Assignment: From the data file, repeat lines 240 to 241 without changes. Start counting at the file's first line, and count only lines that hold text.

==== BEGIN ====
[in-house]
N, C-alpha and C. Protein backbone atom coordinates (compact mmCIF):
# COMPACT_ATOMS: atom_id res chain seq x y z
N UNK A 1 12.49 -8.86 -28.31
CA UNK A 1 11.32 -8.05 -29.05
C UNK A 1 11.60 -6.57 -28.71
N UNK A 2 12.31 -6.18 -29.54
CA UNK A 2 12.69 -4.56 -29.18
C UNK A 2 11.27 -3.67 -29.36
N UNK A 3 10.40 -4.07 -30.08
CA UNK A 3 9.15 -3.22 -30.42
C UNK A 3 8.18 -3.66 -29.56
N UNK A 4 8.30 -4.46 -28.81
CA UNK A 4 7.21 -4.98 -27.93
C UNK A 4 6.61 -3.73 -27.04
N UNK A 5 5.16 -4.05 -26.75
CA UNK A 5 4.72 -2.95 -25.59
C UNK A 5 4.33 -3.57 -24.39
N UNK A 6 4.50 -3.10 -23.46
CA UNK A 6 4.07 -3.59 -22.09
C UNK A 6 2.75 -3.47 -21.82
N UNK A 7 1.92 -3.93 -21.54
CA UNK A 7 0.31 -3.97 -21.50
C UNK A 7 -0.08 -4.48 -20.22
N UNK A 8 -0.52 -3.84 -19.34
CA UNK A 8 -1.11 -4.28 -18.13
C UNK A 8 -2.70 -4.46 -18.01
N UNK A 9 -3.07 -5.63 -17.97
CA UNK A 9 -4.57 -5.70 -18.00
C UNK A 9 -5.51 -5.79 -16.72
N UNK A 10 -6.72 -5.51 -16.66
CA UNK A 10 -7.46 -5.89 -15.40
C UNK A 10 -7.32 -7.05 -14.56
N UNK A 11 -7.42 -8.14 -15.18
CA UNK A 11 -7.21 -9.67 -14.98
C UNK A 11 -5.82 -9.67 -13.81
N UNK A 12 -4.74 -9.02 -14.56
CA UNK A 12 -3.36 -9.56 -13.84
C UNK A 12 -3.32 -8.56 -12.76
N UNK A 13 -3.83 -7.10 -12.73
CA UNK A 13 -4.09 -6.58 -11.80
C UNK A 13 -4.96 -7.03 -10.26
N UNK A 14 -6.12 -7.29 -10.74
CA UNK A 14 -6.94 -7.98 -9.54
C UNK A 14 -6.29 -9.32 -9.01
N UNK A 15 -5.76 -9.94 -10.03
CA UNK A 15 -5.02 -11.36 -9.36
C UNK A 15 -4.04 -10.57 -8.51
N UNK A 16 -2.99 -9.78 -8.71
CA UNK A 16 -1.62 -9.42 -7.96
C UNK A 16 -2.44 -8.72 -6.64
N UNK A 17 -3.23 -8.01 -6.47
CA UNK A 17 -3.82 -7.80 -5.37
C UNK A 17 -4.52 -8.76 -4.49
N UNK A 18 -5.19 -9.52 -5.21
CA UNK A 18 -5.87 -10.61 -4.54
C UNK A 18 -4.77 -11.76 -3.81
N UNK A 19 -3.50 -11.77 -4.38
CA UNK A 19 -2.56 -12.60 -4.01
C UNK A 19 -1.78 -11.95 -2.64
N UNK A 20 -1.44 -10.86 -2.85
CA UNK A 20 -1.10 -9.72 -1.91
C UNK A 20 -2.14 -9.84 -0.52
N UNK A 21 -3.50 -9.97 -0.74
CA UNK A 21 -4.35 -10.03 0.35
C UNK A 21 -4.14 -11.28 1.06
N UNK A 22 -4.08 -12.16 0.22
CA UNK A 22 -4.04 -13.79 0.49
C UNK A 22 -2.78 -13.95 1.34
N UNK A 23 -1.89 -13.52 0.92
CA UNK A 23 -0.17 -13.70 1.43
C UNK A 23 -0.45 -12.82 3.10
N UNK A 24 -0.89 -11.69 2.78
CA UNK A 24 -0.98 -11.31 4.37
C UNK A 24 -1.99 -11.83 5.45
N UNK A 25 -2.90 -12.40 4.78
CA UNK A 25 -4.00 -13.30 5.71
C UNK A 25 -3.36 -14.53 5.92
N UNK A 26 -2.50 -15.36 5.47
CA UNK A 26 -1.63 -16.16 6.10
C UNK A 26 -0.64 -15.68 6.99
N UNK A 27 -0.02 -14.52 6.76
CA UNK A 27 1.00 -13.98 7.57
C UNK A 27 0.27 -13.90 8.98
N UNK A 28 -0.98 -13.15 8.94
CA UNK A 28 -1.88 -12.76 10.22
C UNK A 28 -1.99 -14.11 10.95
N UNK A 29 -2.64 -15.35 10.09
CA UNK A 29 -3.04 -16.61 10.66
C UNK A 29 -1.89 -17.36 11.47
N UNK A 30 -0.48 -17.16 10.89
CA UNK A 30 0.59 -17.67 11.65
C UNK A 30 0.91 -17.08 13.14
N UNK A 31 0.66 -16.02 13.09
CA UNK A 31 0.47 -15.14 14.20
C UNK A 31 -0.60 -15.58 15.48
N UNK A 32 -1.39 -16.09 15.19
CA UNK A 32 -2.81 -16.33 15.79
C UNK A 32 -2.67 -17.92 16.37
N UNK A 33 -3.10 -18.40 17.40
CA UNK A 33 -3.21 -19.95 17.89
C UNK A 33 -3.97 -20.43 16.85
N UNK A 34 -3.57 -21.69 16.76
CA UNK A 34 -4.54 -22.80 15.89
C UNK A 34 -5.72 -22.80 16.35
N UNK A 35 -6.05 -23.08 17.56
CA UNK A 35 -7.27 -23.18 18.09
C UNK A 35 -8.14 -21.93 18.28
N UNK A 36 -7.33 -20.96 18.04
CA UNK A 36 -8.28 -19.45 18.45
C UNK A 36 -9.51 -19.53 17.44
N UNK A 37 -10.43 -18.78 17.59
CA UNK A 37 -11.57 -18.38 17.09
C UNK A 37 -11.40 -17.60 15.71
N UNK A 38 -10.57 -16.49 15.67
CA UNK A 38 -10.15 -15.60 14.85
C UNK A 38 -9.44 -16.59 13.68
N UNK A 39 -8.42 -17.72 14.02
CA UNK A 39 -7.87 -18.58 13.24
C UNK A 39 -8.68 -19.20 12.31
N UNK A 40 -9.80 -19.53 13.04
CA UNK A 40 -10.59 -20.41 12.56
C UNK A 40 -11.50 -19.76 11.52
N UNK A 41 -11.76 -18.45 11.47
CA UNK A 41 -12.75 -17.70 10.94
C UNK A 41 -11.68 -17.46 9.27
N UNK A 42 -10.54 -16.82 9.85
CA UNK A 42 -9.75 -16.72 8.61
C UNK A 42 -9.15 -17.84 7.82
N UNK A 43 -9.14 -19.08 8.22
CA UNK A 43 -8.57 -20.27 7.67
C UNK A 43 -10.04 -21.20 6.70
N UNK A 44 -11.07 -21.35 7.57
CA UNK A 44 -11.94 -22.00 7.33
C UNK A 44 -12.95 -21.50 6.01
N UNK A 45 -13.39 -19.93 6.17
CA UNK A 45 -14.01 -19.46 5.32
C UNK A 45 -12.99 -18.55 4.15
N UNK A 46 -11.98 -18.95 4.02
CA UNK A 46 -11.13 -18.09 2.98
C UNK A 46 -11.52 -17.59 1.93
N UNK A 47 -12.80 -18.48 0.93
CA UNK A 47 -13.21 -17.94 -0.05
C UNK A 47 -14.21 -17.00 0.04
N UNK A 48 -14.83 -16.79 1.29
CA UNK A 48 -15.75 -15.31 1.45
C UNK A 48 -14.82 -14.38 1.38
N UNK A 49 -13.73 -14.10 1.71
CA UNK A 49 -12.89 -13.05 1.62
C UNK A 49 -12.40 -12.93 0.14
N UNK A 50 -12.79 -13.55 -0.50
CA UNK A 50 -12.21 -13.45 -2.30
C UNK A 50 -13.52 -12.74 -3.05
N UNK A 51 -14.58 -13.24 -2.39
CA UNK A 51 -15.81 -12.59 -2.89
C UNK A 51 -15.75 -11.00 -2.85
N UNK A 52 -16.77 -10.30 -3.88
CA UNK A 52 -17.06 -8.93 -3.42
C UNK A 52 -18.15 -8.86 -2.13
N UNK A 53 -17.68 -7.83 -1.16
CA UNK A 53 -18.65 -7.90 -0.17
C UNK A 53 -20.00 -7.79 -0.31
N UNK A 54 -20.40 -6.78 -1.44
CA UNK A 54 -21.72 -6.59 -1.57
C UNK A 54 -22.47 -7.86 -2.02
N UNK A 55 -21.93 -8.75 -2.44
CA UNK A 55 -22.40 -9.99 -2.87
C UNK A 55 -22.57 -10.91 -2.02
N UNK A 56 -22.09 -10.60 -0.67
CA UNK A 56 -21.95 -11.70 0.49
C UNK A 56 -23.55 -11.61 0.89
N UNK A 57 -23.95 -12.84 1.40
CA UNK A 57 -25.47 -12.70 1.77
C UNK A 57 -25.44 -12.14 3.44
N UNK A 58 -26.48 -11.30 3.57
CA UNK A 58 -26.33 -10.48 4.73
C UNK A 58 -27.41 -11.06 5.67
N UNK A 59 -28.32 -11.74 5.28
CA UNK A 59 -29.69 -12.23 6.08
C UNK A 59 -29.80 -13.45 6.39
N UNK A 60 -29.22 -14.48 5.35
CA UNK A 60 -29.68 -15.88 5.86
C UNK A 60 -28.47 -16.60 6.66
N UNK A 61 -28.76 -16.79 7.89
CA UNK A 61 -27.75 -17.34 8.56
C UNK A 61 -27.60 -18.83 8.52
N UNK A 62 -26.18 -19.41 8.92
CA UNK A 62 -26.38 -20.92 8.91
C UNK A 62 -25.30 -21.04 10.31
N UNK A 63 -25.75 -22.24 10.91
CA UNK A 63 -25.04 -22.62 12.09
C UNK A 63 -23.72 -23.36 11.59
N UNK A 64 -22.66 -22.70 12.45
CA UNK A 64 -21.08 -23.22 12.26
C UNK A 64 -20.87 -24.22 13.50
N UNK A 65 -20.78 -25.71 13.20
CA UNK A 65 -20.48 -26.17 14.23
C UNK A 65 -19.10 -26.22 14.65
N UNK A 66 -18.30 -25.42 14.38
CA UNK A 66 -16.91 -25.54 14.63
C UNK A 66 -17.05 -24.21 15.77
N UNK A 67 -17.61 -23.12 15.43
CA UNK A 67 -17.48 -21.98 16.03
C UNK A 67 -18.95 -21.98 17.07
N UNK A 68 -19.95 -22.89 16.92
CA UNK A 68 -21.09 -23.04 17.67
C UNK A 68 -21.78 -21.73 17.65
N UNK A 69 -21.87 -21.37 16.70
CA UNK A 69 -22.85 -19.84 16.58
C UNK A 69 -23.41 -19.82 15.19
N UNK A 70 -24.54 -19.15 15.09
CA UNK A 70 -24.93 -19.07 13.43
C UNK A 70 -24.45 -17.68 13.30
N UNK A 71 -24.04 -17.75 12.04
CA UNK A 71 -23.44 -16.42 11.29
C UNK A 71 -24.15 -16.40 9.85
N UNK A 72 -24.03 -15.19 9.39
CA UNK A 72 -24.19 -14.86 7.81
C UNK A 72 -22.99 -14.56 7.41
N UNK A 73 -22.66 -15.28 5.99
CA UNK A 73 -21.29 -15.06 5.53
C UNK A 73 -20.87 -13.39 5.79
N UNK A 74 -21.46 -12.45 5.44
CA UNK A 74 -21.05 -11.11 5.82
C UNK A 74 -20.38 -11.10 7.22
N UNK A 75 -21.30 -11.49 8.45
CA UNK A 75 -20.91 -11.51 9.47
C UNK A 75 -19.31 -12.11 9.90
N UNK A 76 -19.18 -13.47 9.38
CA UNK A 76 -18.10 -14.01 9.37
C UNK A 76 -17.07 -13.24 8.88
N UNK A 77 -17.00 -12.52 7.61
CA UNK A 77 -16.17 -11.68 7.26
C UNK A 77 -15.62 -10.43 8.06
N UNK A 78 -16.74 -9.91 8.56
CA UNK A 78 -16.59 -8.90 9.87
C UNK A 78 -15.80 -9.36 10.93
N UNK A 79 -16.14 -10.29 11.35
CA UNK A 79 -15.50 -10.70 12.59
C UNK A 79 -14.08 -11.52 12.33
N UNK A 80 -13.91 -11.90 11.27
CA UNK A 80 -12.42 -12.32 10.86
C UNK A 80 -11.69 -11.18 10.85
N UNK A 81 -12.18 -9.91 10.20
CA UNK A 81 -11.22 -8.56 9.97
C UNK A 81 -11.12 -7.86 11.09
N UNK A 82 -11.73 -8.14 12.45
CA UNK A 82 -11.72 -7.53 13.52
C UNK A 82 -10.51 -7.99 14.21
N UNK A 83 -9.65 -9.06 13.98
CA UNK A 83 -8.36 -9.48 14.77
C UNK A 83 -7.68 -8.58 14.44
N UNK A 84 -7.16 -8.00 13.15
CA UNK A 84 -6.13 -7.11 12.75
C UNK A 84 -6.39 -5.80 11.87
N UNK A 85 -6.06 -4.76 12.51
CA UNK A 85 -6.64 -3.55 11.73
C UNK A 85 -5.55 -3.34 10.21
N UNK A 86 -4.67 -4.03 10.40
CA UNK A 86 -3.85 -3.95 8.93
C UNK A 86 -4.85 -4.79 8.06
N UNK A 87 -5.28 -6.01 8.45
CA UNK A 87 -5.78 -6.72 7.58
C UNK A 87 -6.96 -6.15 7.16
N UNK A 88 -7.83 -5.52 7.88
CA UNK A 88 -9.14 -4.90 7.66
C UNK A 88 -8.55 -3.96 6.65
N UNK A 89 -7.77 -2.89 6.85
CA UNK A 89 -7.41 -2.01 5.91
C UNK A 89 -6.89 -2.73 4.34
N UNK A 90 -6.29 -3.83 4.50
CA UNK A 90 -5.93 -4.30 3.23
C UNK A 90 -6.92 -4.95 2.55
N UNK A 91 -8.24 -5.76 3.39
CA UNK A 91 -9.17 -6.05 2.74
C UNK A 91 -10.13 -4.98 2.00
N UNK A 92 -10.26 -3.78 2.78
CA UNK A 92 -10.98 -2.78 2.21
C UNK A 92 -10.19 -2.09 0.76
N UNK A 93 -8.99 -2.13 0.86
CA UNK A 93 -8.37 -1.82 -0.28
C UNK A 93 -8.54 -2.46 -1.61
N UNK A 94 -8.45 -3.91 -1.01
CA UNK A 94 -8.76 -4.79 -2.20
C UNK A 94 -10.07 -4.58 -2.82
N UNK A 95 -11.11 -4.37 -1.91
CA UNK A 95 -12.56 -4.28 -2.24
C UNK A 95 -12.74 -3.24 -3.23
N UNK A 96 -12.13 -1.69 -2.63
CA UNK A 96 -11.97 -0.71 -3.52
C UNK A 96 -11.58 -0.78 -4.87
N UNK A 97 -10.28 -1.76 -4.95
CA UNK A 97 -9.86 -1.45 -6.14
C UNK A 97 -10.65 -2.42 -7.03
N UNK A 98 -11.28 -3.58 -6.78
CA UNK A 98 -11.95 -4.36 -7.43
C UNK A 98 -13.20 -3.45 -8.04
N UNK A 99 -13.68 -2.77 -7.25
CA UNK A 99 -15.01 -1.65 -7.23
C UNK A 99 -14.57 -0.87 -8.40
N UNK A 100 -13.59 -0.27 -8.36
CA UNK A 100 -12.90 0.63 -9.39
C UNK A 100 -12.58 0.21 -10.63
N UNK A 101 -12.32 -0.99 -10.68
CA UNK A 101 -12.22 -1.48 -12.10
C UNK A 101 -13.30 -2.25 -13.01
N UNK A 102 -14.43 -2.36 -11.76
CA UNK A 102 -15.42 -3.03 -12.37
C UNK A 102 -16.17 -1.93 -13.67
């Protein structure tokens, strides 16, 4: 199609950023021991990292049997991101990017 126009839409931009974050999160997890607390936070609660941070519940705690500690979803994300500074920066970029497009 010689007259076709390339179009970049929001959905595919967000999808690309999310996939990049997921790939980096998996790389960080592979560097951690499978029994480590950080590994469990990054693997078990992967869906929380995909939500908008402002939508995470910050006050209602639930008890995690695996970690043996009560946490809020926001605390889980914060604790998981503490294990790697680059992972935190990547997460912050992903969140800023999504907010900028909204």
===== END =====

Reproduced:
C UNK A 79 -14.08 -11.52 12.33
N UNK A 80 -13.91 -11.90 11.27